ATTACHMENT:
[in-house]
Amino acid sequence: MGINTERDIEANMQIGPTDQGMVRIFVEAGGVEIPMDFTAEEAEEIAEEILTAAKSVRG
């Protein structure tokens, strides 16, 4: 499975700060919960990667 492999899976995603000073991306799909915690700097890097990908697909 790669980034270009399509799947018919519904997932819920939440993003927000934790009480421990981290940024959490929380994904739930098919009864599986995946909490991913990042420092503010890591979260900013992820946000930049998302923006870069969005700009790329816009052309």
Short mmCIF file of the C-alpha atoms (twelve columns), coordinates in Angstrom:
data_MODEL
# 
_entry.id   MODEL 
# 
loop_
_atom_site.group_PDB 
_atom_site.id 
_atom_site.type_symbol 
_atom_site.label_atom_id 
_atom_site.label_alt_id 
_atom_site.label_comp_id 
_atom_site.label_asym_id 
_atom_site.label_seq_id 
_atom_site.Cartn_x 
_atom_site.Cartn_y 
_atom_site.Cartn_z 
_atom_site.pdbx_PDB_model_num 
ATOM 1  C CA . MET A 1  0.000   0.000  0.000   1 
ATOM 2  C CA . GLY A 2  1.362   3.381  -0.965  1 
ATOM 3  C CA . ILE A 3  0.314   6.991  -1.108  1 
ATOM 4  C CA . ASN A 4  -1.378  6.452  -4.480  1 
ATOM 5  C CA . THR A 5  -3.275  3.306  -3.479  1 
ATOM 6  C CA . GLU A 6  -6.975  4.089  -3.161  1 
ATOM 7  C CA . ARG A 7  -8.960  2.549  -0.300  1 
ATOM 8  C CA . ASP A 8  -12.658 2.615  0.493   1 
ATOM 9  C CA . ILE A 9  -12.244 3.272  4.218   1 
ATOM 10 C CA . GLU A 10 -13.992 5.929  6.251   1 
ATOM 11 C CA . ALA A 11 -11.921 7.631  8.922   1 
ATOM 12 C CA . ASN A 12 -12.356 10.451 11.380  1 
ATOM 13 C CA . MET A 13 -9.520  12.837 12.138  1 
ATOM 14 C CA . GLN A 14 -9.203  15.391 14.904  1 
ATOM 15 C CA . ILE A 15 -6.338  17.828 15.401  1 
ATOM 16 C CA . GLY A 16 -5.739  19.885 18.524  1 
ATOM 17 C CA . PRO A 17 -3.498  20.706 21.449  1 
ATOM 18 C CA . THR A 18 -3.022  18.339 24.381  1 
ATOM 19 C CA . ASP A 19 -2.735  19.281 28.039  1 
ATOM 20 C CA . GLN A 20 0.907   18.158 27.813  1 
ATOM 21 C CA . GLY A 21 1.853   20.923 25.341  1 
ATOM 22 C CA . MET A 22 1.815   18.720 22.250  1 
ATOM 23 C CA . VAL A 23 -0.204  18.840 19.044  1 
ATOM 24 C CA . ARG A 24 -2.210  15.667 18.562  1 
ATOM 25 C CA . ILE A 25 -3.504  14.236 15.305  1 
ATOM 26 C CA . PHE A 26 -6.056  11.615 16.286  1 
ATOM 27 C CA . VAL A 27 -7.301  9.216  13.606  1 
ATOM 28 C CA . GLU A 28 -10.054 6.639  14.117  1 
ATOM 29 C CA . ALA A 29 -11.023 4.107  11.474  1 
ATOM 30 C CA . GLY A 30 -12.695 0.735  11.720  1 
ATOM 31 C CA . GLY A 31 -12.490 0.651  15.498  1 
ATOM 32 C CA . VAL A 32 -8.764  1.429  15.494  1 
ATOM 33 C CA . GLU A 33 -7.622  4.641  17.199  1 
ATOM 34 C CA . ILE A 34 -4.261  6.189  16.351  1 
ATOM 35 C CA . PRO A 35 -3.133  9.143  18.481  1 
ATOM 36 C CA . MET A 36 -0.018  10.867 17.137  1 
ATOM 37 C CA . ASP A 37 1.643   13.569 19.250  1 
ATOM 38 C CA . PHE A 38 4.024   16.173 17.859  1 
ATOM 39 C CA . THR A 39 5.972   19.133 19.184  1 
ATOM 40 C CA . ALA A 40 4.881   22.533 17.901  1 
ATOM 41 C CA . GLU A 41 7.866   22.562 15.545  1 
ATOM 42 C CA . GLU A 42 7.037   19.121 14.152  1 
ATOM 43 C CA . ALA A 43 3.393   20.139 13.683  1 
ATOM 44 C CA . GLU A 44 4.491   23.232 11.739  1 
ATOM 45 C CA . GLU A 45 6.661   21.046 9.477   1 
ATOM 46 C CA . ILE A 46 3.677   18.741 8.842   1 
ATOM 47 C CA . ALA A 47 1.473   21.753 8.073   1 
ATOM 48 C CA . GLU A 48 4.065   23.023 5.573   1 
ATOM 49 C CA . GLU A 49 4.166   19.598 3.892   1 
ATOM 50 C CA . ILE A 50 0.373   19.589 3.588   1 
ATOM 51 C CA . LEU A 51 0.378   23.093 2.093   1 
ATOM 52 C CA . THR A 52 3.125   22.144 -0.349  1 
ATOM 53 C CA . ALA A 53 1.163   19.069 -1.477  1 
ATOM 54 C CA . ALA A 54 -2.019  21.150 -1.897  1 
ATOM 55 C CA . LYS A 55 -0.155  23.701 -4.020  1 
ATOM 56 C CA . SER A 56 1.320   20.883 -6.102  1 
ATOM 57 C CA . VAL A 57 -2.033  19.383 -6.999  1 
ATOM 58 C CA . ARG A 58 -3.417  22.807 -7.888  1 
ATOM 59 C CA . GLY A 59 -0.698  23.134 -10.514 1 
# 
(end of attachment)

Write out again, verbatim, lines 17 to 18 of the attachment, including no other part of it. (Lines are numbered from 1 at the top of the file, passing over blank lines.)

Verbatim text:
_atom_site.label_seq_id 
_atom_site.Cartn_x 